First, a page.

Architecture 20 operates as follows: failing row addresses from addresses 40 that have been determined to be most optimally repaired by a redundant row element, are stored in register 24 of FME 22. Failing column addresses from addresses 40 that have been determined to be most optimally repaired by a redundant column element are stored in register 28 of SME 26. TME 30 accumulates both the failed row and column addresses from addresses 40. It then assigns them particular weights based on how many fails have been found in each row or column dimension and on their relative locations to each other (the row or the column address are examined to see if they are the same as the other row or column addresses or if the row and column address pair is the same as any other row and column address pair currently stored in register 32 of TME 30). The row and column address pair entries in register 32 of TME 30 represent a single fail. Replacing either the row or the column with a redundant element will repair that fail, i.e., repair that particular row and that column address on that particular row. When register 32 is full, the highest weighted fail is assigned to either FME 22, i.e., the row redundancy memory or SME 26, i.e., the column redundancy memory, and the remaining register fail weights are adjusted. As described further below, the highest weighted fail is assigned to either FME 22 or SME 26 based on decision algorithm 36 in FSM 34. After the highest weighed fail is assigned (repairing that fails row and column address pair), the next new fail from BIST module 38 is entered into the newly created empty slot in register 32.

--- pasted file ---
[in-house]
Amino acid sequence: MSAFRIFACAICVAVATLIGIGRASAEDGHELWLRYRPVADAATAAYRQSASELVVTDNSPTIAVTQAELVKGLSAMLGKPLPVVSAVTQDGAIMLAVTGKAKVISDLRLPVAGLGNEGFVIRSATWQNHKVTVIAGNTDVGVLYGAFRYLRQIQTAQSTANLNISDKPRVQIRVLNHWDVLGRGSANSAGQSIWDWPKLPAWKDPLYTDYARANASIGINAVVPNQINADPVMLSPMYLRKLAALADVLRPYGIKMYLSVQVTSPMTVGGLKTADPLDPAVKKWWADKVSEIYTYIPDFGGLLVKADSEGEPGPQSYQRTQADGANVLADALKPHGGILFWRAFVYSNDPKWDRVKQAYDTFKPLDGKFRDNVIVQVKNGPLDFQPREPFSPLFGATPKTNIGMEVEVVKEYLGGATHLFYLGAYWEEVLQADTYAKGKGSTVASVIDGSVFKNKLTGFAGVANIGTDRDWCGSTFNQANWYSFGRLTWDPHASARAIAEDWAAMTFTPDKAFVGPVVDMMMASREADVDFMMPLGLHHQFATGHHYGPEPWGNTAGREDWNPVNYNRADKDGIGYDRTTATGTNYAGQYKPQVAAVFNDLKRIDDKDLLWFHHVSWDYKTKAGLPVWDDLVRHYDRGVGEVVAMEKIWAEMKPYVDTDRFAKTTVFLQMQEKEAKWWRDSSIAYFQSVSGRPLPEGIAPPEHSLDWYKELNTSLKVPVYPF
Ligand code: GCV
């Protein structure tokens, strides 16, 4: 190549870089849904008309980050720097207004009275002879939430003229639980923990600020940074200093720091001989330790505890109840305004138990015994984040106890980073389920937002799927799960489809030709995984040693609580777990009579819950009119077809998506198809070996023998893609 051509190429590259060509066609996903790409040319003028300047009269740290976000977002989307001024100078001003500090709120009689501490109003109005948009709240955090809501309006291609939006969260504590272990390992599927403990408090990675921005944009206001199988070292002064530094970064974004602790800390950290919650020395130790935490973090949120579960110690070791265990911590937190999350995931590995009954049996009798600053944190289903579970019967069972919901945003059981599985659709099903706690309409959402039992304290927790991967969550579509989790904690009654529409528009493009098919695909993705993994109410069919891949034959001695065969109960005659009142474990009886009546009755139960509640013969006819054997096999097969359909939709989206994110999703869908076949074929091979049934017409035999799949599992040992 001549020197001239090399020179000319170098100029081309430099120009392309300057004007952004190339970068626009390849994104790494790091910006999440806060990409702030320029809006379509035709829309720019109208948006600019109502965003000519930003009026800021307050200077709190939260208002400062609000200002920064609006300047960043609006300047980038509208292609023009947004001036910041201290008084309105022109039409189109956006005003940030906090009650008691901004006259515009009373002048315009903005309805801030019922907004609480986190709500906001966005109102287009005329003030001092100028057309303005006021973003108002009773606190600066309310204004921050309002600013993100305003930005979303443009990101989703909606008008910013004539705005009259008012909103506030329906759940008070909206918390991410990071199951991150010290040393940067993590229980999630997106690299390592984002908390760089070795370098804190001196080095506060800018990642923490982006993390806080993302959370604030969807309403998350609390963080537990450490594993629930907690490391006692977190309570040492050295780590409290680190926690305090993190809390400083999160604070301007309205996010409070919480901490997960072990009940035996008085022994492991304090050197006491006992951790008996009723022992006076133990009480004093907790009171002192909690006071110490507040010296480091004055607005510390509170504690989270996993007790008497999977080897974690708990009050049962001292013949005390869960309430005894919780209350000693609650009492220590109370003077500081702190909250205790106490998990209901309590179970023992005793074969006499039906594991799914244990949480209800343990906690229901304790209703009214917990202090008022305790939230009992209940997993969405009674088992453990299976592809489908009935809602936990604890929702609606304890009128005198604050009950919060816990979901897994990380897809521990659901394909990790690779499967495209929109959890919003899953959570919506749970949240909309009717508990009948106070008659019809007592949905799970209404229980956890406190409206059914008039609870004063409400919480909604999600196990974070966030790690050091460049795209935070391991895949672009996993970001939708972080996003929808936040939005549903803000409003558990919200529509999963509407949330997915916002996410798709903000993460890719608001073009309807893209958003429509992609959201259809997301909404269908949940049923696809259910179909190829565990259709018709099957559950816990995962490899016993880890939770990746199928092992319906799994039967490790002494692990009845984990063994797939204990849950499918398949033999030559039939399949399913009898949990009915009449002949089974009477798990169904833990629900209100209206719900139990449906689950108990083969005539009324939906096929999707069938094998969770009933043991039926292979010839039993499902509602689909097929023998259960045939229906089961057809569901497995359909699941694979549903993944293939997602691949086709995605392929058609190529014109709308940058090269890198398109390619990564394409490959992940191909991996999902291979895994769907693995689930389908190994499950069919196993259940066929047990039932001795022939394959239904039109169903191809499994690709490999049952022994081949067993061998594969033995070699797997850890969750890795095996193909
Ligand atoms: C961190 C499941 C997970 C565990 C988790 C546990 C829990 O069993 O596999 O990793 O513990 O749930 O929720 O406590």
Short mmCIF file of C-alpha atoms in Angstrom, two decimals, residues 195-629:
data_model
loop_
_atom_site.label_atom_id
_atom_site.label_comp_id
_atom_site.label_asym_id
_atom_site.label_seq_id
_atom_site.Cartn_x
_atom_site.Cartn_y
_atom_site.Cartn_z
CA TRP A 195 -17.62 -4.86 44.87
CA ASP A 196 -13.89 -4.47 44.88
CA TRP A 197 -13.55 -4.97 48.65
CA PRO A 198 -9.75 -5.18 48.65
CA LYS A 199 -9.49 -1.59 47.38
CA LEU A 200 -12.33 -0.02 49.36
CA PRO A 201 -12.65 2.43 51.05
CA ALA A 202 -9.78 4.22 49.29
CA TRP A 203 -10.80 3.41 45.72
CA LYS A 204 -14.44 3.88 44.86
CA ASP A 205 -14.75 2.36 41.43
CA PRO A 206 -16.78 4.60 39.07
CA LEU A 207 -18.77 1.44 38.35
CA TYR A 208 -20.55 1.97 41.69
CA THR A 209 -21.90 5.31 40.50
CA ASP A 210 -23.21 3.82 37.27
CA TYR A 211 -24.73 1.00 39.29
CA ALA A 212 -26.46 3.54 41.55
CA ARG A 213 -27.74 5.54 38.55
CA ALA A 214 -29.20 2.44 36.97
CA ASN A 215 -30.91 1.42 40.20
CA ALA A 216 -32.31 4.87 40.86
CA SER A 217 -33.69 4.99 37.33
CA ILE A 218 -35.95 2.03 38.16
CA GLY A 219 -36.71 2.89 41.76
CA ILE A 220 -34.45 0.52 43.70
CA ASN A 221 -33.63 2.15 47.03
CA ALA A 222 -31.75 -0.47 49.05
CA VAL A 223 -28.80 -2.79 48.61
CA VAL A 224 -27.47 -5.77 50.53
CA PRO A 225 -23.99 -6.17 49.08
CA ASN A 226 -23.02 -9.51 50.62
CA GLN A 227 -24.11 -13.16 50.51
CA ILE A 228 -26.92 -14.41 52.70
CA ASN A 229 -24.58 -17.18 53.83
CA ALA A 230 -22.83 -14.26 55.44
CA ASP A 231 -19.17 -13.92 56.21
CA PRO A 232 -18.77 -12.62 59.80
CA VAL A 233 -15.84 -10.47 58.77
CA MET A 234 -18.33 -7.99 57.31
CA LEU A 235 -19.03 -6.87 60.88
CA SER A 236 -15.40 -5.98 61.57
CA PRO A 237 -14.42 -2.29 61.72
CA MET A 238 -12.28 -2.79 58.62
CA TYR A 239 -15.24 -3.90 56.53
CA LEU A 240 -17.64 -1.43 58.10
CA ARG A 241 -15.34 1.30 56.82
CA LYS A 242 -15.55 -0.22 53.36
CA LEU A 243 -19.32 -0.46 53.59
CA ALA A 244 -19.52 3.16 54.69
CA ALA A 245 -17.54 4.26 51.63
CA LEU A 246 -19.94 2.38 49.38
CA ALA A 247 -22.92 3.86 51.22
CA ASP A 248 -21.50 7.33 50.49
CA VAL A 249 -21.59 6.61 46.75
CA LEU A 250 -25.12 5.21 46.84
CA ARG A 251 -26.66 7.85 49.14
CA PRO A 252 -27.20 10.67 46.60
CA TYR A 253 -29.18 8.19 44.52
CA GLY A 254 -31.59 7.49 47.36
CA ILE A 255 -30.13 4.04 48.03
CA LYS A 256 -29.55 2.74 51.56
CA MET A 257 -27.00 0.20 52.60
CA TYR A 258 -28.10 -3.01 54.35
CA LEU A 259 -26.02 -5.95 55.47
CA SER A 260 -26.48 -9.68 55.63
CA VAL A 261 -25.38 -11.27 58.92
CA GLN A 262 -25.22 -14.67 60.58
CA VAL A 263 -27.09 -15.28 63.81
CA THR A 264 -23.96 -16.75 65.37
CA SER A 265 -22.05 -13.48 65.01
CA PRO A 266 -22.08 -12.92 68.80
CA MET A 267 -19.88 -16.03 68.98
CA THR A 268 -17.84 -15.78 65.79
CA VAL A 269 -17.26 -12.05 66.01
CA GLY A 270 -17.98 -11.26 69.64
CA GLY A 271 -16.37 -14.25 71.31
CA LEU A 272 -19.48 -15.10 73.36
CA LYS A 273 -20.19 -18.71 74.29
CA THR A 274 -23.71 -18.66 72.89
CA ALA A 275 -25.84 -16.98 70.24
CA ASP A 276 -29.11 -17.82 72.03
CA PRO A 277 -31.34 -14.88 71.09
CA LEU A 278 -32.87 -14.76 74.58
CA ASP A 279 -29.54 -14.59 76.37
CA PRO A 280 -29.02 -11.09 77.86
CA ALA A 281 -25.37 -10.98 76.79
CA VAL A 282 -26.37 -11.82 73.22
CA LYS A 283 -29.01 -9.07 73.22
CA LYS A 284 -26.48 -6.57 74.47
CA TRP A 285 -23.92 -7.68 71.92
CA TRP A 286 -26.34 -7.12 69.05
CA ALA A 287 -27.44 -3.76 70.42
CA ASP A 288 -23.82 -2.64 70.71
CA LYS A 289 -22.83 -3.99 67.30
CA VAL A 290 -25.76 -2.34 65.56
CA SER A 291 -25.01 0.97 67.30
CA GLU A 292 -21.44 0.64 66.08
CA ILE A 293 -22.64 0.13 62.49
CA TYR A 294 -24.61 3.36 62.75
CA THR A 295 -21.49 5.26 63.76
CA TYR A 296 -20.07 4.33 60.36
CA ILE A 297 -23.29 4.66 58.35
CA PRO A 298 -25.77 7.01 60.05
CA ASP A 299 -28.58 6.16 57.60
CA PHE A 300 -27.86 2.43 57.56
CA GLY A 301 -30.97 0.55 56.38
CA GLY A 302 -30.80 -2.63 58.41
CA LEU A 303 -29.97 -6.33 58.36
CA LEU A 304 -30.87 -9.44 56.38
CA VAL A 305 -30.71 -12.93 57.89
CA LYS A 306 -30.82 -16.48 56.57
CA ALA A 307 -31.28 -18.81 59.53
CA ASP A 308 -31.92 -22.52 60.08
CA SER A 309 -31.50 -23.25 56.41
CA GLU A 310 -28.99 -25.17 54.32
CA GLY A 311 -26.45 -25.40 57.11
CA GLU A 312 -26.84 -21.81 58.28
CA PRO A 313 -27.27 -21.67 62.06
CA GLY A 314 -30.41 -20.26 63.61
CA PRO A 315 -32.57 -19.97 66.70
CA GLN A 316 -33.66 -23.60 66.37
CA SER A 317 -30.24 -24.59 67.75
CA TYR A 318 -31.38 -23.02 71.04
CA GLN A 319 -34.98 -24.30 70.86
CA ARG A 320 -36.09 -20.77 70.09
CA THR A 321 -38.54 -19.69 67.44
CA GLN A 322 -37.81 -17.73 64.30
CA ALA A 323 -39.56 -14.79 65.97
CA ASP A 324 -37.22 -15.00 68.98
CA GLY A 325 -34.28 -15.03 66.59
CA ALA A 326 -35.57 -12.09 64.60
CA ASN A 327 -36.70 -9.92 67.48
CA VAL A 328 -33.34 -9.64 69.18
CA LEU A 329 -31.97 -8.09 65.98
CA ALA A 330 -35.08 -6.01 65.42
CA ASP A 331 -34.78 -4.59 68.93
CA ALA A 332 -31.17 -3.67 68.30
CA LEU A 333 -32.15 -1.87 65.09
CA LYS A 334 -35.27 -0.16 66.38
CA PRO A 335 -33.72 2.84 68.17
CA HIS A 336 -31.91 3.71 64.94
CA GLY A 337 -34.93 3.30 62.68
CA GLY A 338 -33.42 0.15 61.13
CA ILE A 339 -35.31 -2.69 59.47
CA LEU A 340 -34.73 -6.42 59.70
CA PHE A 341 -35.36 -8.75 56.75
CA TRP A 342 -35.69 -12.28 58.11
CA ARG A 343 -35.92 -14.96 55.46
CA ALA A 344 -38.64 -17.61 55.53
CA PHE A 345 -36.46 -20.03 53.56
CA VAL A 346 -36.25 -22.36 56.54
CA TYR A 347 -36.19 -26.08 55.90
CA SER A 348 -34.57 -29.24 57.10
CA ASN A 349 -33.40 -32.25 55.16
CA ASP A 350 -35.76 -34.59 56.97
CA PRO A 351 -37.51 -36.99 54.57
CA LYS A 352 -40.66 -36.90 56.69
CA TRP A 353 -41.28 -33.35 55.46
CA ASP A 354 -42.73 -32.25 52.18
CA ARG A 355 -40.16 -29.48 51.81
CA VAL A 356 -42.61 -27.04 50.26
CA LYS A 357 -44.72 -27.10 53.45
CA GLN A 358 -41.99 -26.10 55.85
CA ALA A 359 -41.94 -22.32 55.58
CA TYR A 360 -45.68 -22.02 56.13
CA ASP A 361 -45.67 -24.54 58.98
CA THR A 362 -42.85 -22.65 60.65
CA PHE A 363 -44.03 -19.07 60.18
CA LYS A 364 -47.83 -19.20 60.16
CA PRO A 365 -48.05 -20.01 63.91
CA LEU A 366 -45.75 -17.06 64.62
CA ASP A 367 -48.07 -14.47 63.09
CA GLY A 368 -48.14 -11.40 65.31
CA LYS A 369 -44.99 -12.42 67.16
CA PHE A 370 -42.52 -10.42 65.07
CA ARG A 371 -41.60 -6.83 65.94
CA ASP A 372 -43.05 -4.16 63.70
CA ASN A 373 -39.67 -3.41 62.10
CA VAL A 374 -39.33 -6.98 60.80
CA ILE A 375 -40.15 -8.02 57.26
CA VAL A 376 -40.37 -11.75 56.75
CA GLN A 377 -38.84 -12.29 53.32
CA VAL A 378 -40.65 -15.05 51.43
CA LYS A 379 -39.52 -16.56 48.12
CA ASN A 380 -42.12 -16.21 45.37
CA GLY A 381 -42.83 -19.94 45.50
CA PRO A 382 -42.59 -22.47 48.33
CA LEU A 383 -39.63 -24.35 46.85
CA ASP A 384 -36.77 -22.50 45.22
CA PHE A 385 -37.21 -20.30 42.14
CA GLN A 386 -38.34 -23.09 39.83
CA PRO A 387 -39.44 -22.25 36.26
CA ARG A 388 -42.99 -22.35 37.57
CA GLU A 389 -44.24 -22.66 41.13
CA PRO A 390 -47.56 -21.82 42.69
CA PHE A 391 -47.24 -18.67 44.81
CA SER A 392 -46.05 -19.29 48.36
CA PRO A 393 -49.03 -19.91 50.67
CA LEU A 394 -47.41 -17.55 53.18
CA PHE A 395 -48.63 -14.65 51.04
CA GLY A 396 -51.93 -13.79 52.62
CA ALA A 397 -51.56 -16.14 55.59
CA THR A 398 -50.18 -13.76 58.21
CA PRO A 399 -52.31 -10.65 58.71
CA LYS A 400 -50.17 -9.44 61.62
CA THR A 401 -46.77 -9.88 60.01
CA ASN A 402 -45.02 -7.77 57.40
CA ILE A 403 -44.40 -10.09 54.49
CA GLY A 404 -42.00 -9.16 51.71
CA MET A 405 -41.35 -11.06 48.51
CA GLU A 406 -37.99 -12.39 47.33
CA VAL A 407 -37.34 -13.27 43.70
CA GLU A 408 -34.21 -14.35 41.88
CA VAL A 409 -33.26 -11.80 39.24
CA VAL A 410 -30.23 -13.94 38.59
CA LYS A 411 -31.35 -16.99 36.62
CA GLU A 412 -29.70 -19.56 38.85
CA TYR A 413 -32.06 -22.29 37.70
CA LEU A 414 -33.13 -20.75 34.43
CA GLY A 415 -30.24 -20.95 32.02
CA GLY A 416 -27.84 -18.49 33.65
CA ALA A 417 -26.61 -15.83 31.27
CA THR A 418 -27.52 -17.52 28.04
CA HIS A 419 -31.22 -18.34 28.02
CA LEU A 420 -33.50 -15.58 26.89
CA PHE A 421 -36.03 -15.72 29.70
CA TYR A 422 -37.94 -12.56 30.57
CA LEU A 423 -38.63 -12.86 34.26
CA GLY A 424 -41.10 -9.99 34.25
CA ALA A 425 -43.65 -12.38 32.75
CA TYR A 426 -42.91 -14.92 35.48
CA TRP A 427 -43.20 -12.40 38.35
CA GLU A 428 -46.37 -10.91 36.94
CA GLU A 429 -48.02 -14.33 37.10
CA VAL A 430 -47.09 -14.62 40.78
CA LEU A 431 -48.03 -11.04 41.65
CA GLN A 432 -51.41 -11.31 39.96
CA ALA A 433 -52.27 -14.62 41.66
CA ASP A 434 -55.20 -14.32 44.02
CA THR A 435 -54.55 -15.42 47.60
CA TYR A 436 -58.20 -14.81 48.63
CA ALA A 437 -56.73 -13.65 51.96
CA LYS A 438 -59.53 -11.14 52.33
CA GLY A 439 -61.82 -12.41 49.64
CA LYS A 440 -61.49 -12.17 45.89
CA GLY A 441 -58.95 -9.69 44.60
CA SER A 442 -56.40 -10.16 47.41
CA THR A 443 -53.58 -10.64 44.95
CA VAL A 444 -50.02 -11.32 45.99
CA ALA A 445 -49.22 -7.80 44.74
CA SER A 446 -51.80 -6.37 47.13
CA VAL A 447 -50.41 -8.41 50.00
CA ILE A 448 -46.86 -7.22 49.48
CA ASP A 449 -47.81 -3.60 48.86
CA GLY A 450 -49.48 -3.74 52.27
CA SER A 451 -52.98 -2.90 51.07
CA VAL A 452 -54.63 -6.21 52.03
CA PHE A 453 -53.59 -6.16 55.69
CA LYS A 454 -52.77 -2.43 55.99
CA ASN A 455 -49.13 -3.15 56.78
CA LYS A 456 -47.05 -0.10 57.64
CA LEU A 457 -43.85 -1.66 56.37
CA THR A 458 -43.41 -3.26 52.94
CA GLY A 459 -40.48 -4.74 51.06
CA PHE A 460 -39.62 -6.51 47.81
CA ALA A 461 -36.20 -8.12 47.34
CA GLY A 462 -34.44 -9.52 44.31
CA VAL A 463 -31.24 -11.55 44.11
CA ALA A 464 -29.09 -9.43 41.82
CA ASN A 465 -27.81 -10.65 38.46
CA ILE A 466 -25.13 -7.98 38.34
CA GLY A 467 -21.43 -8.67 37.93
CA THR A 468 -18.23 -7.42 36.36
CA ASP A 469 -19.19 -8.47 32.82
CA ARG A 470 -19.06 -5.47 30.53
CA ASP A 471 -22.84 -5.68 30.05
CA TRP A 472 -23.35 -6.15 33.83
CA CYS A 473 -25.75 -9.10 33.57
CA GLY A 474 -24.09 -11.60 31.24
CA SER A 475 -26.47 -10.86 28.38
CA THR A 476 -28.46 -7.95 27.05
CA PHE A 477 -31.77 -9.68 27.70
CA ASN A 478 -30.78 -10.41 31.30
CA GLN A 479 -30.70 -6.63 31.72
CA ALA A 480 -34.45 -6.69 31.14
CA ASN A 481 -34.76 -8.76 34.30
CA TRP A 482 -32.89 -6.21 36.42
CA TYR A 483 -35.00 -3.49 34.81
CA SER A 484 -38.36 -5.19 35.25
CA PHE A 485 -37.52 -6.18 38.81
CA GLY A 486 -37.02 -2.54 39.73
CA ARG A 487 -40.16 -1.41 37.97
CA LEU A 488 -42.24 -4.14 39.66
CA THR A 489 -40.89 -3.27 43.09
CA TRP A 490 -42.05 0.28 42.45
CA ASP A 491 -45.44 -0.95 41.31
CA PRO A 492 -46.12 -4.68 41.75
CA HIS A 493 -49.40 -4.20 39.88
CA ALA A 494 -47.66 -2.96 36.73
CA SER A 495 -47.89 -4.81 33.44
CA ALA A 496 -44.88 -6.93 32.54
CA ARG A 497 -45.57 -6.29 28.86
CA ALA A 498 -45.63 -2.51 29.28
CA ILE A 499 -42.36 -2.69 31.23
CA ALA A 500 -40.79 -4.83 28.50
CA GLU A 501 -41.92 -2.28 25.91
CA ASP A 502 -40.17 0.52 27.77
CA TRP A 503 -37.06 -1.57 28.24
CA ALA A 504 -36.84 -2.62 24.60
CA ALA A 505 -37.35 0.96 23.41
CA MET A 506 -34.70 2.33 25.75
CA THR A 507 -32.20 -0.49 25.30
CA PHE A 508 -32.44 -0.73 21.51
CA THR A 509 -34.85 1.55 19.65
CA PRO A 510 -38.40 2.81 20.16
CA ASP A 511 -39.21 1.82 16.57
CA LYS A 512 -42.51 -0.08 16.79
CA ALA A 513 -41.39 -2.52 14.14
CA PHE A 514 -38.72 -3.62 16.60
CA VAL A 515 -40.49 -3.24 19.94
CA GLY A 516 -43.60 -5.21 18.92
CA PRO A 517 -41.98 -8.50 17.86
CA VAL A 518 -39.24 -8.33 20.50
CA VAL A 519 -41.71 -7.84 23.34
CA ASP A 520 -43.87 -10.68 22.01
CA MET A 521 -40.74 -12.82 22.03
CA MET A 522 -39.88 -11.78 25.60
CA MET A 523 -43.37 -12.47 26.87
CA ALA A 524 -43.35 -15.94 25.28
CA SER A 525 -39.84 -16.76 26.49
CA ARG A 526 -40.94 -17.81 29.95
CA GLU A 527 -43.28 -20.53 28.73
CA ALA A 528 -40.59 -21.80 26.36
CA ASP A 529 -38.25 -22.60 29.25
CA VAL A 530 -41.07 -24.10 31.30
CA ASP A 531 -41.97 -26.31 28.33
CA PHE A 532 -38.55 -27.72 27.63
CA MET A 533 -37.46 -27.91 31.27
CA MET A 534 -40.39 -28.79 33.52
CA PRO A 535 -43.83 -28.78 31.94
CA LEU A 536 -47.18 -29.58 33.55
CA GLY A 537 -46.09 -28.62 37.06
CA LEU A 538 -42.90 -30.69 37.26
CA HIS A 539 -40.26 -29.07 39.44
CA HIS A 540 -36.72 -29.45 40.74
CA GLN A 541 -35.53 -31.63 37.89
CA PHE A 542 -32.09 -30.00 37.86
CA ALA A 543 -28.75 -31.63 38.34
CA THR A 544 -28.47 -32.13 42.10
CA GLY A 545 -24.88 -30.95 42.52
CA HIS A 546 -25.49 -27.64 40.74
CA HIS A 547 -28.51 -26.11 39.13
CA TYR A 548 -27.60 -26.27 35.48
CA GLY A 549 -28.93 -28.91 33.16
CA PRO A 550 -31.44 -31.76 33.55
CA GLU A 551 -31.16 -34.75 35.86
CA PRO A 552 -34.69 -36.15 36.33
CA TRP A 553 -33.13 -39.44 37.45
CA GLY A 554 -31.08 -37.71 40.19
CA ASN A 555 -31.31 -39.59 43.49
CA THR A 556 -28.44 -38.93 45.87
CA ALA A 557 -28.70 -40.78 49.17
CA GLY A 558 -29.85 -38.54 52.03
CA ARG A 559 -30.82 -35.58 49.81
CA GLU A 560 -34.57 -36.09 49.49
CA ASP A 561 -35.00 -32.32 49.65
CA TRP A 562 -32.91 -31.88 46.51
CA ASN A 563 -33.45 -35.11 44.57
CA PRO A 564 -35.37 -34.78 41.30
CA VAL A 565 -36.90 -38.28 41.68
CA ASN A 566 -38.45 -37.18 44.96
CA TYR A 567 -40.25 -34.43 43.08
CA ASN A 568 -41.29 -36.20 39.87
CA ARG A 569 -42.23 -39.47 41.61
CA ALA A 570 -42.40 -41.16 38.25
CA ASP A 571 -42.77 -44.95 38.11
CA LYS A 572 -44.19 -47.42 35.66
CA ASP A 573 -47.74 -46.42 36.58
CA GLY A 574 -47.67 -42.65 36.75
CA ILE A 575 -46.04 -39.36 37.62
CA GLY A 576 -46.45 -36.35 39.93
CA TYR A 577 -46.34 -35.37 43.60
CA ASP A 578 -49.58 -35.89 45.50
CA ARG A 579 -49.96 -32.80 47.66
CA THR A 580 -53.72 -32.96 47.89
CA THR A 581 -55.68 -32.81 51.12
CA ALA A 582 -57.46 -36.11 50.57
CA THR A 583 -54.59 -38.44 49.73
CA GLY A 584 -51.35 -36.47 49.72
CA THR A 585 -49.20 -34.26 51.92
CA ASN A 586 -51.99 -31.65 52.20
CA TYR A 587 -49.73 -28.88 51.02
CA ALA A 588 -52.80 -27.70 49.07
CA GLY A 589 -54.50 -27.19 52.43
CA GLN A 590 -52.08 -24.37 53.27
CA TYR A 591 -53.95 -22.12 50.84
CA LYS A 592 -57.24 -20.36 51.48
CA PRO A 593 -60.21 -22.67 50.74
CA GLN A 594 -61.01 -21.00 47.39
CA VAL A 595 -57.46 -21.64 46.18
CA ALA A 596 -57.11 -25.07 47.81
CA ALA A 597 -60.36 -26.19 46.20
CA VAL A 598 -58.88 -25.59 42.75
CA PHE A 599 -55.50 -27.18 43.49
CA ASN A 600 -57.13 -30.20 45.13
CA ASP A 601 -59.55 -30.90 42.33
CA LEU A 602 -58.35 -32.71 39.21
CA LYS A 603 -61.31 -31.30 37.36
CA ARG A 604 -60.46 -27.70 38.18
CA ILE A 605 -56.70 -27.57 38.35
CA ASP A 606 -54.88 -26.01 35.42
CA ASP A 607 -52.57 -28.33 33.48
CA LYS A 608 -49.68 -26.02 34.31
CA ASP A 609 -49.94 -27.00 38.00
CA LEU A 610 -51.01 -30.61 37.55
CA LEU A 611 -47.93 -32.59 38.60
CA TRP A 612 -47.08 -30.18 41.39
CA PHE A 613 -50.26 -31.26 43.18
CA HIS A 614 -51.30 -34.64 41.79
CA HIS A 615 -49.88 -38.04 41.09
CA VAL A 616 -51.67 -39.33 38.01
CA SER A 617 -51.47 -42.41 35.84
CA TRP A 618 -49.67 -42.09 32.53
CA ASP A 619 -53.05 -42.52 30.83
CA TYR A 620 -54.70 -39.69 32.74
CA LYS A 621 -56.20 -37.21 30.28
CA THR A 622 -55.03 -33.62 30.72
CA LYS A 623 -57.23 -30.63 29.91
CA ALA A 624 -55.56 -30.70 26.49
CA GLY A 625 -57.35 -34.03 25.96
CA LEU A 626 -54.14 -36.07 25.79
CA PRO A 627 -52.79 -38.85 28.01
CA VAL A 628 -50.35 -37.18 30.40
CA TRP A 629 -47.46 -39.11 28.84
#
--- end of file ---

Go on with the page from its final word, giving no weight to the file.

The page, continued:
Referring now to FIG. 2, a flowchart including the steps of decision algorithm 36 of FSM 34 (see FIG. 1) is illustrated. First, at step 50, it is determined whether to activate algorithm 36. The status of the BIST module 38 determines whether algorithm 36 is activated. If the BIST module 38 is not active, step 50 is repeated. If the BIST module 38 is active, at step 52, FSM 34 is set to its initial state, i.e., state “1” and decision algorithm 36 is activated.

At step 54, the first step of algorithm 36, the failed row and column addresses 40 from the BIST module 38 are compared to the row and column addresses already stored in FME 22 and SME 26, respectively. For each failed row address and each failed column address of addresses 40, if the address matches an address in either FME 22 or SME 26, then the fail is ignored and the FSM 34 is reset to state 1 at step 52. If no match is found, i.e., if the fail is a valid fail or one not already marked for repair by either a column or row redundant element, then FSM 34 enters state “2” at step 56.

At step 58, algorithm 36 of FSM 34 compares the new address fail to fails already stored in register 32 of TME 30. If register 32 contains a fail entry with the exact same row and column address, i.e., indicating the exact same fail has been encountered before but not yet allocated to FME 22 or SME 26 for repair, then the fail is ignored and FSM 34 is reset to state 1 at step 52.